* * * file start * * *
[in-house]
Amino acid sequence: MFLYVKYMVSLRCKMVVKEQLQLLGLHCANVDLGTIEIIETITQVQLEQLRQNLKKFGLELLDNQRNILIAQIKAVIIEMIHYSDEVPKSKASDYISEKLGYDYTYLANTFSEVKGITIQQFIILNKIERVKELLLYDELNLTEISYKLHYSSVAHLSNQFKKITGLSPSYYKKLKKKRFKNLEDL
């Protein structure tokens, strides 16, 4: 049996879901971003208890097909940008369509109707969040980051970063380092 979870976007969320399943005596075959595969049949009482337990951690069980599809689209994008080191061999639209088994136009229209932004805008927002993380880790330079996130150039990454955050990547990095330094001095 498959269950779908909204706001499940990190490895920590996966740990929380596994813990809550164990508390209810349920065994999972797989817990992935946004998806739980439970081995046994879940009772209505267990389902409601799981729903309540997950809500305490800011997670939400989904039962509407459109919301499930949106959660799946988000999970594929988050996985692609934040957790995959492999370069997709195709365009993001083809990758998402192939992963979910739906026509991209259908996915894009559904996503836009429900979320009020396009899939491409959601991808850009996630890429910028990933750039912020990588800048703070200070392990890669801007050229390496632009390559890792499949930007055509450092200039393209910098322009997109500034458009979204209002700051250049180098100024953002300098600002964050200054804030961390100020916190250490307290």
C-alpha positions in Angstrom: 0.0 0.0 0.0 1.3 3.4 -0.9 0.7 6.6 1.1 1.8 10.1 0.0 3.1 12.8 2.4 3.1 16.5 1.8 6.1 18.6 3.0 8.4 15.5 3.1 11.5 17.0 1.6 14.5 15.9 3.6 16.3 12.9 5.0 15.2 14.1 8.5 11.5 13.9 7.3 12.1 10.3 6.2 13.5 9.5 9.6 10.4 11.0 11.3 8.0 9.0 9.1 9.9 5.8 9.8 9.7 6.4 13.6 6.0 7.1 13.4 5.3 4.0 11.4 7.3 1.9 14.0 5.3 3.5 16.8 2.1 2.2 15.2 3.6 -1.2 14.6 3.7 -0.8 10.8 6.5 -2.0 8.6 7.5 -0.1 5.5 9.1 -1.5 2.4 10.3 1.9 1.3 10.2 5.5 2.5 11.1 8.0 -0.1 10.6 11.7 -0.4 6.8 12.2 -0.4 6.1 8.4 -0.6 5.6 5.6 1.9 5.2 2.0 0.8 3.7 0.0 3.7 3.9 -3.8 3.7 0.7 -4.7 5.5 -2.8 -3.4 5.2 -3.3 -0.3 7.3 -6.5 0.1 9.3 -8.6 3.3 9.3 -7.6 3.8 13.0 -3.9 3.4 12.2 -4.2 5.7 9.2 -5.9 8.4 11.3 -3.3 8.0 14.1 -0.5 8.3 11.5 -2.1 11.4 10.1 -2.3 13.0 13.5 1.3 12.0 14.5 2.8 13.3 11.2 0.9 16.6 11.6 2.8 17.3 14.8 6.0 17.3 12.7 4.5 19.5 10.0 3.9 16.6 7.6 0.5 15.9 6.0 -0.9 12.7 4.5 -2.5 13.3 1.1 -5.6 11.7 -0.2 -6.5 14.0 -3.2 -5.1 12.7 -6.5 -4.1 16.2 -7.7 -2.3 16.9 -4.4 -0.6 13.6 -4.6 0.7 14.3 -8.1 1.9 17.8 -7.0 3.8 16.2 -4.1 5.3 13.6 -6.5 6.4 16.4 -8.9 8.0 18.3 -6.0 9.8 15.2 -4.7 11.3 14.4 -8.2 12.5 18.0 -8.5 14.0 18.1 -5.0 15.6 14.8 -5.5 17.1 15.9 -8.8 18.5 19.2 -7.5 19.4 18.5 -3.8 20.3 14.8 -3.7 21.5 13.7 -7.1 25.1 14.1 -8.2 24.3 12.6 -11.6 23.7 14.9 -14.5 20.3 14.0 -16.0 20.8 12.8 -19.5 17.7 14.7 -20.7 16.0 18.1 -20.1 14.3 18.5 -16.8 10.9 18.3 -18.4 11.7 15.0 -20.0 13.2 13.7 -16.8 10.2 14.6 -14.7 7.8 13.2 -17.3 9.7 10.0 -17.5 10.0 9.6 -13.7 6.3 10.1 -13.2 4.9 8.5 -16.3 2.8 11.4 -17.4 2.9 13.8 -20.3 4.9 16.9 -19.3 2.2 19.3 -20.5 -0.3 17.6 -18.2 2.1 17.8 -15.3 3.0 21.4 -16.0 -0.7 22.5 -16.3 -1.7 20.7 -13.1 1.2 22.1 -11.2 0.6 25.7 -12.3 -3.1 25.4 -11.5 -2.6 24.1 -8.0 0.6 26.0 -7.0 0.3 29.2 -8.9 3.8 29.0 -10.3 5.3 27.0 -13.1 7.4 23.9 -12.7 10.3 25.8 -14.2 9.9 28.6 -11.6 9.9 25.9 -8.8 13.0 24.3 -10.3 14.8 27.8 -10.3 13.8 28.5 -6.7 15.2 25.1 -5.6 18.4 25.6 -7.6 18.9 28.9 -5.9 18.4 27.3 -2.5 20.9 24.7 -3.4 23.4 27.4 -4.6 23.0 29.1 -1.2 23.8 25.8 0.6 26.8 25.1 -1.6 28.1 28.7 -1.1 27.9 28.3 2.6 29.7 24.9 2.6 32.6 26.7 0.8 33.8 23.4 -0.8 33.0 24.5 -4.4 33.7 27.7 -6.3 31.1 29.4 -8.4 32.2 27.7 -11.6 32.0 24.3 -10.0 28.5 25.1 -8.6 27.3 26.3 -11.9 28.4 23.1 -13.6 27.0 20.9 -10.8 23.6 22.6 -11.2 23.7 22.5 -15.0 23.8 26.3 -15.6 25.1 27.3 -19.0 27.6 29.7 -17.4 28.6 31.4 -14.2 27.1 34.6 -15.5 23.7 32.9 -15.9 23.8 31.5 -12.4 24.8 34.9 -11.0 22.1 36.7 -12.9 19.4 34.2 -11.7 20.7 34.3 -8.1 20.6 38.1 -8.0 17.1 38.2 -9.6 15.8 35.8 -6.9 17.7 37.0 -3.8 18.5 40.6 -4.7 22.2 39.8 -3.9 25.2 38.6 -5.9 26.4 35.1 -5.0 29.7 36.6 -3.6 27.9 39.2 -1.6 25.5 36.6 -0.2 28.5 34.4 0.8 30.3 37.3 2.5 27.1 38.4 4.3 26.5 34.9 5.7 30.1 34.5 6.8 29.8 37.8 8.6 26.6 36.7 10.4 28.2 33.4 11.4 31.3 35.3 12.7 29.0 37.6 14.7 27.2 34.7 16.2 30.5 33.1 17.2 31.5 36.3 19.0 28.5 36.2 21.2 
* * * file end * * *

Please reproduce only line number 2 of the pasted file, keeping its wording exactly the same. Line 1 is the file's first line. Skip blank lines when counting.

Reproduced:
Amino acid sequence: MFLYVKYMVSLRCKMVVKEQLQLLGLHCANVDLGTIEIIETITQVQLEQLRQNLKKFGLELLDNQRNILIAQIKAVIIEMIHYSDEVPKSKASDYISEKLGYDYTYLANTFSEVKGITIQQFIILNKIERVKELLLYDELNLTEISYKLHYSSVAHLSNQFKKITGLSPSYYKKLKKKRFKNLEDL